First thing that sits on my mind so often now, is the confusion that how a person, so determinedly wanting to be devoid of responsibilities, can end up with so many.
I have not the least ambition in power or position, much less wealth, I would ask only that enough to sustain a reasonable living, perhaps allowing myself to do daily groceries at Marks&Spencers. Harrods and Bond Street are for window-shopping, and I have no desire whatsoever to become one of the tight-lipped, needle-heeled, anorexic or otherwise hungover celebrities that walk through these empty streets, no matter how glittering their Dior or Prada looks on them.
Turn the corner and we come to Oxford Street, perhaps one of the most famed streets in the world, more lively, vibrant, yet somewhat lacking in class - Here we have Lillywhites, cheap sportswear that everyone buys in bundles but later chuck away the bag because it is embarrassing to be seen going around carrying them.
The things you wonder, when you are slap right in the middle of Central London. I am five-minutes away from Waterloo, and I can see the London Eye from my window. The Houses of Parliament also. If I squinted a little, I can read the time from the Big Ben. And the definite resonate of the Bell at every hour, even deep into the night.
Sometimes when emotions are fragile, I cannot help but be afraid. The Big Ben strikes just now, as if in accordance to my words.
While most people regard this year as the second year of undergraduate study, it is also the penultimate year. Most also agree university is the best years of youth. You either get totally wasted, a chance you won’t have again when you evolve into responsible adults, or you can be productive and go on to do great things, at the hidden expense of… let’s just say, the mainstream isn’t capable of great things.
It’s a big scary world out there, and I’m peeking over the windowsills. This alone is enough to make me feel damn frightened.
I have no work experience save the one-week compulsory attendance at a Chinese community; my only volunteering experience was with Stonewall - it may be the largest gay-rights advancement charity in the UK, but it’s not mainstream like Oxfam. I’m sorry, but I just don’t give a sh*t about Oxfam, ChristianAid, PETA, NCPCA, or GreenPeace. By staring at the blank document that sits forever under the name My CV, I cannot help but feel an overwhelming sense of defeat. There isn’t one part of me that I’d proudly present to the outside world and say confidently, “none of you can do this but me”.
The only achievement I’ve been praised so often on is my ability to wield two languages, and that also, by chance, is the only achievement which I do not take pride in myself. So I am bilingual, and can speak English perhaps better than most Chinese ever will. So I don’t have a typical Chinese accent, instead sound like a British-born, or even close to a Royal. What difference does it make? One can just as easily get directions by asking, “Big Ben, where to?”, rather than initiating a proper British enquiry, “Excuse me, sorry to interrupt but could you possibly tell me which is the best way to the Houses of Parliament?”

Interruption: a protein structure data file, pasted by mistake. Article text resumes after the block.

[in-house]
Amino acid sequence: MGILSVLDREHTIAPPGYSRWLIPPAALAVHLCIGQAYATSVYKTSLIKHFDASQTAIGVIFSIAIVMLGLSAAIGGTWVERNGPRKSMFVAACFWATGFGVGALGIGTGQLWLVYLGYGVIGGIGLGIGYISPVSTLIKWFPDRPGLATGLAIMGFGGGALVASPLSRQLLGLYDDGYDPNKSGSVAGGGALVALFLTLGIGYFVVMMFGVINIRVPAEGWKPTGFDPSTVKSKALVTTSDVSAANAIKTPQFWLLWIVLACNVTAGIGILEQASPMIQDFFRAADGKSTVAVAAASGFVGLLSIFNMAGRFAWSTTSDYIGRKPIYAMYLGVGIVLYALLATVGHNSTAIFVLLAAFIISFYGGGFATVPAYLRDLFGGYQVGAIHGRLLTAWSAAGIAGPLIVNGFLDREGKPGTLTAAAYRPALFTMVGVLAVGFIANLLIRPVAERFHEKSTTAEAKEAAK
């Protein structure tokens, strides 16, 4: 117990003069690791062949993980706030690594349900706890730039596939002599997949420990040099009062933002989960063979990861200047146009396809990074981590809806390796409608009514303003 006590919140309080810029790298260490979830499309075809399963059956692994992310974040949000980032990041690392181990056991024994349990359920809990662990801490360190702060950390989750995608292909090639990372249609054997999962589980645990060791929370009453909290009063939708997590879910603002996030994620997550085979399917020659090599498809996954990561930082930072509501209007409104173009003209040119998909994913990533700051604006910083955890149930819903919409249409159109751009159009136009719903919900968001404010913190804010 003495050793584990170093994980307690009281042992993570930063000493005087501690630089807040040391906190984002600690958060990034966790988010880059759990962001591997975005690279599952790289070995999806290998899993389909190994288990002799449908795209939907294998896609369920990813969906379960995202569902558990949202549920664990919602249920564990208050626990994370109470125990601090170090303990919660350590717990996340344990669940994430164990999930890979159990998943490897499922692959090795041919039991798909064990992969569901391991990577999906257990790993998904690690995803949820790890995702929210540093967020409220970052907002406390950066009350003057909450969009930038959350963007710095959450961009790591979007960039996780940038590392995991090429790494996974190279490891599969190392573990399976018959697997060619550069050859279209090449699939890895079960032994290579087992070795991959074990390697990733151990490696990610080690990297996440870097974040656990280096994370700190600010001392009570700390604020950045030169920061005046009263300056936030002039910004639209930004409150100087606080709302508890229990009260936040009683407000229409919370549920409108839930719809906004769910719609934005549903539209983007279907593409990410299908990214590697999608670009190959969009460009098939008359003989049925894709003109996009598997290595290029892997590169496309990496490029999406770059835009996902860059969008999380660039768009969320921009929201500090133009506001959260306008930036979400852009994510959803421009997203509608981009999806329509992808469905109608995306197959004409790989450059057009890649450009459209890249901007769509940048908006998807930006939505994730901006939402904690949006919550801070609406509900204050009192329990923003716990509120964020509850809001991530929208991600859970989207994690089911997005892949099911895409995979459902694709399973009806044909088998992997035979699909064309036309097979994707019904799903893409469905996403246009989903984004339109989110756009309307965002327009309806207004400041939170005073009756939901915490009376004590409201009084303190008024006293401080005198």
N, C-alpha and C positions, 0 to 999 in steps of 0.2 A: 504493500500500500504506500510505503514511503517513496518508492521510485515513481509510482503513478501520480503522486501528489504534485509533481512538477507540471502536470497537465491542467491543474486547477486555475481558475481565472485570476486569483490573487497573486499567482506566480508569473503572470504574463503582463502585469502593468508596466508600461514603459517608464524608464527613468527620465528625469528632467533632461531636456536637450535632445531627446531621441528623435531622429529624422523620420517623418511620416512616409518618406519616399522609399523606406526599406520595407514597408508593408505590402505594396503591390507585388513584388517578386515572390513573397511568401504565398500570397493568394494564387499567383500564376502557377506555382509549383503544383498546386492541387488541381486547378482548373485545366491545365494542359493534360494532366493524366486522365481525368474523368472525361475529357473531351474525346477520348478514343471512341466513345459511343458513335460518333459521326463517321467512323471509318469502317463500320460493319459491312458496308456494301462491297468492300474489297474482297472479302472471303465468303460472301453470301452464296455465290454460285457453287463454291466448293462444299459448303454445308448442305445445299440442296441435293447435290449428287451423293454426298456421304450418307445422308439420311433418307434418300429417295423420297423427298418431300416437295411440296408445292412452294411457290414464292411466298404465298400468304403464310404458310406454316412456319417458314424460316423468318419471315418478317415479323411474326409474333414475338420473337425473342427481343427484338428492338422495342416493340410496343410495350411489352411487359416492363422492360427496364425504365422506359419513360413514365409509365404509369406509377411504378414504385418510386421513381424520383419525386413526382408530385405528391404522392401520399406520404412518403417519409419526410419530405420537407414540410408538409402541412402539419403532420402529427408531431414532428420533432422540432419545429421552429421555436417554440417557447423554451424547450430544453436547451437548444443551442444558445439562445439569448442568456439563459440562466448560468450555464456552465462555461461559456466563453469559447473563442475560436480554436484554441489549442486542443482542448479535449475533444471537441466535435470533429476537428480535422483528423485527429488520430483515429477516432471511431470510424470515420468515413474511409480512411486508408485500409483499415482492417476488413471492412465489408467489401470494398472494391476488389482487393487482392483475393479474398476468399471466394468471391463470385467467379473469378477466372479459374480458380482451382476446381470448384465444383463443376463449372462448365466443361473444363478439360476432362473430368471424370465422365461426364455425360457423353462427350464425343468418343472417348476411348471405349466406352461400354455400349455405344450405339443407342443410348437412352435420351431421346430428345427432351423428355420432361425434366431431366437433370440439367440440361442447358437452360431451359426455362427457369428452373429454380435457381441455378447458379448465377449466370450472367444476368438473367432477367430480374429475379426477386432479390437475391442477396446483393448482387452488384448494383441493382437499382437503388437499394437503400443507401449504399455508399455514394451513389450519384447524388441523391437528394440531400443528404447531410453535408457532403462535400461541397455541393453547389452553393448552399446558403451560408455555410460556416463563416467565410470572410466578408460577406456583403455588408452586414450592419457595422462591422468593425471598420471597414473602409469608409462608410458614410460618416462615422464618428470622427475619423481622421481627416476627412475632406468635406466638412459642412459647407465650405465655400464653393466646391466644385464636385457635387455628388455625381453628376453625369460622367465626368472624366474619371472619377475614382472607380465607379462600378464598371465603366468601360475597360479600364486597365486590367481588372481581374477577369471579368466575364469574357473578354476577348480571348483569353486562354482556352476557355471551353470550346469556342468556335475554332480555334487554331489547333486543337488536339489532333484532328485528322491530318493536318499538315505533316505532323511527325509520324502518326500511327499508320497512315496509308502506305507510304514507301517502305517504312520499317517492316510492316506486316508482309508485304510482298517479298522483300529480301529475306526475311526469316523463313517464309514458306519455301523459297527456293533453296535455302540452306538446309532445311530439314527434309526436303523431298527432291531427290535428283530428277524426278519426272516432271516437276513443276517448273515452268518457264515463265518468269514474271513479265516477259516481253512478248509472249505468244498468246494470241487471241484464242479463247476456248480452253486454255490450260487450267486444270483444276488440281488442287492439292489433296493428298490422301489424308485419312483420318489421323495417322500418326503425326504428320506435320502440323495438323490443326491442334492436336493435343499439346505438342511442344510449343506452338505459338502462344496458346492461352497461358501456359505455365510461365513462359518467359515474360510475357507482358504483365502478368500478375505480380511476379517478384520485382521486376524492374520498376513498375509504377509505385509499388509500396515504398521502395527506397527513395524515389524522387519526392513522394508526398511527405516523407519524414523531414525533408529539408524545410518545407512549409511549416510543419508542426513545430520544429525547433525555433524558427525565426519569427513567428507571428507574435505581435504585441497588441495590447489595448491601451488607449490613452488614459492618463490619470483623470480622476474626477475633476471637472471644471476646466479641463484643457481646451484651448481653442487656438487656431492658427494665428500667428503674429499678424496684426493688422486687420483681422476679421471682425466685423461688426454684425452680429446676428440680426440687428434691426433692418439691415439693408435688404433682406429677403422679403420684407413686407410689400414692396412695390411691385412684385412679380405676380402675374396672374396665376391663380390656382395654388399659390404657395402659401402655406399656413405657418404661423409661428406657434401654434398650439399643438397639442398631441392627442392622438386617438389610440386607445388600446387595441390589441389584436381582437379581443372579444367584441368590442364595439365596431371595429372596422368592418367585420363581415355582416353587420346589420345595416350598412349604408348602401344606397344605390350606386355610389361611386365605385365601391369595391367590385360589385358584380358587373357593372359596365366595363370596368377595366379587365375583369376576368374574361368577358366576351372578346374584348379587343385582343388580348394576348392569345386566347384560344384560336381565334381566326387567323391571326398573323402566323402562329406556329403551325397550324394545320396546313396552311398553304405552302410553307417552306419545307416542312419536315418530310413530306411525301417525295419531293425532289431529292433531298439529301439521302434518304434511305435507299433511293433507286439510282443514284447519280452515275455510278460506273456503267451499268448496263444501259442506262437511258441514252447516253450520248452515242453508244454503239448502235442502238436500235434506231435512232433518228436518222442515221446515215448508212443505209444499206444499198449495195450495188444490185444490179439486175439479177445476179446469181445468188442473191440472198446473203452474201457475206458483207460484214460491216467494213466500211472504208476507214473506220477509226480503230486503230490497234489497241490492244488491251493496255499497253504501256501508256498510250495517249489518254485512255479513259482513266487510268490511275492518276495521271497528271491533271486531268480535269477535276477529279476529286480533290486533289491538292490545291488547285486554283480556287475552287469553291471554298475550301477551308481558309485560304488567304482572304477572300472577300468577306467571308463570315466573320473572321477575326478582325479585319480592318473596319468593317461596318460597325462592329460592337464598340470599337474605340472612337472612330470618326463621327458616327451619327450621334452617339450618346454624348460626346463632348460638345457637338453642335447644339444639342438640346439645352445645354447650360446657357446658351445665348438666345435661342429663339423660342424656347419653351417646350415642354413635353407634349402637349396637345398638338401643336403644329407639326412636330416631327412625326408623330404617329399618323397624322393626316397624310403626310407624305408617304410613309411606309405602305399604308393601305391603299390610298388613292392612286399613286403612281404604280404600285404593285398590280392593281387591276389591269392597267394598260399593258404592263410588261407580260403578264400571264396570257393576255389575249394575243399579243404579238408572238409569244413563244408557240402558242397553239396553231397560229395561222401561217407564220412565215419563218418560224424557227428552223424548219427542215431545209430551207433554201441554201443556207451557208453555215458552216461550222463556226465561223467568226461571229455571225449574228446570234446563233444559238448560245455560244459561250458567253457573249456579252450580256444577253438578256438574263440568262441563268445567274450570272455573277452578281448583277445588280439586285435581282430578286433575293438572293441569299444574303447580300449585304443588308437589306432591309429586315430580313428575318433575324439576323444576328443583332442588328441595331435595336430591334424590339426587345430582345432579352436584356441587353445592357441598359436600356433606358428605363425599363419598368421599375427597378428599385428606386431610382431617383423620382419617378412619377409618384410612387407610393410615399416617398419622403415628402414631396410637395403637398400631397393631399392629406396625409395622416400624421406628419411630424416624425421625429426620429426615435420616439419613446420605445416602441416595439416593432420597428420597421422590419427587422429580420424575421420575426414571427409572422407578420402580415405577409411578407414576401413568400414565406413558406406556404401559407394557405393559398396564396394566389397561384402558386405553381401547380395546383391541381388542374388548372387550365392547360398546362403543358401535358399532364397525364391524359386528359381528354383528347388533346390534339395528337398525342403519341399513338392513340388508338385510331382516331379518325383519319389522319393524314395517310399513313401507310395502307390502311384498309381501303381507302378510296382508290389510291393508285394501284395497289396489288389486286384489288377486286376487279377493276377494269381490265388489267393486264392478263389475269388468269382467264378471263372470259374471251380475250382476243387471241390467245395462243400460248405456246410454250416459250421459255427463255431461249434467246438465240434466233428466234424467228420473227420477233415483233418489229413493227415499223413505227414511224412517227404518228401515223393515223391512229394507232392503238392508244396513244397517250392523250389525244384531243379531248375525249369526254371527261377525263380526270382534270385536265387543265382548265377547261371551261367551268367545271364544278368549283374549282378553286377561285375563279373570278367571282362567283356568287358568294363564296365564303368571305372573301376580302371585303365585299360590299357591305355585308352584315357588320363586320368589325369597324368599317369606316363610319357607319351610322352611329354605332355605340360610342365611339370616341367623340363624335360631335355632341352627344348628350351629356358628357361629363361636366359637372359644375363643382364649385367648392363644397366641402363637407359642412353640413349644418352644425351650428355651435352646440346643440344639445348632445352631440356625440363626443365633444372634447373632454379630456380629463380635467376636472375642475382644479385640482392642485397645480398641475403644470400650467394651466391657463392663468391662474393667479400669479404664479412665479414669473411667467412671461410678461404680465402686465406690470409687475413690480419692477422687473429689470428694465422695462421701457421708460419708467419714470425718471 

I smile politely every time someone tells me how they admire my English. But how can one feel proud of something they did not willingly achieve? I was dropped in by the deep end, forced, pushed, made to speak the language. So that I will understand when I’m being insulted with a smile, so that I can tell them Hong Kong is not a part of Japan. I learnt English en-route, needing no textbooks or oral teachers, only the fierce determination to prove to them that I was not stupid. I have now done exactly that, yet feel otherwise.
The friend, my first friend at Camden, the girl who carefully explained to me the word ‘fart’, now relies on me for any word with more than four syllables. When group writing a poster, the job to pen the sentences so that they will be succinct and accurate, is down to me. The surprise on my professors’ face when they discover I only arrived in London seven years ago not knowing a word. The bewilderment they express when I start talking entirely if not more fluidly in Mandarin or the dialect, in between English words.
Moments such as these I treasure, but from a resentful heart. Not truly an achievement in the purest sense, but a payback, an ‘in-your-face’ remark to all the snide laughter and malevolent comments I have received in the early years. Yet the feeling of hallowness will never go away, because I have lost contact with all those who have looked down upon me, and my improvement is almost certainly lost on them.
It both annoys and pains me to think that while I involuntarily care so much for their petty words and deeds, they remain oblivious of it all their life.
Every single one of my rants come back to the same topic, I know, I bore myself. Yet I can’t help but wonder when I can truly let go, of the self-pity and self-pride that are both so extreme they are like venom, like nightmares, so vividly that they return to me like a haunting ghost.
The time for carefree youth is long since gone. Troubled adolescence kicks in perhaps later than it should have. One become more daring, less limited to imagination. I have already done things that pushes my usual self-limits, and the consequences, if there ever shall be a consequence, remains to be seen.
Hence I conclude, perhaps without the remotest idea what I just wrote in the past one-thousand words. Occasionally there is no one better to talk to but yourself.
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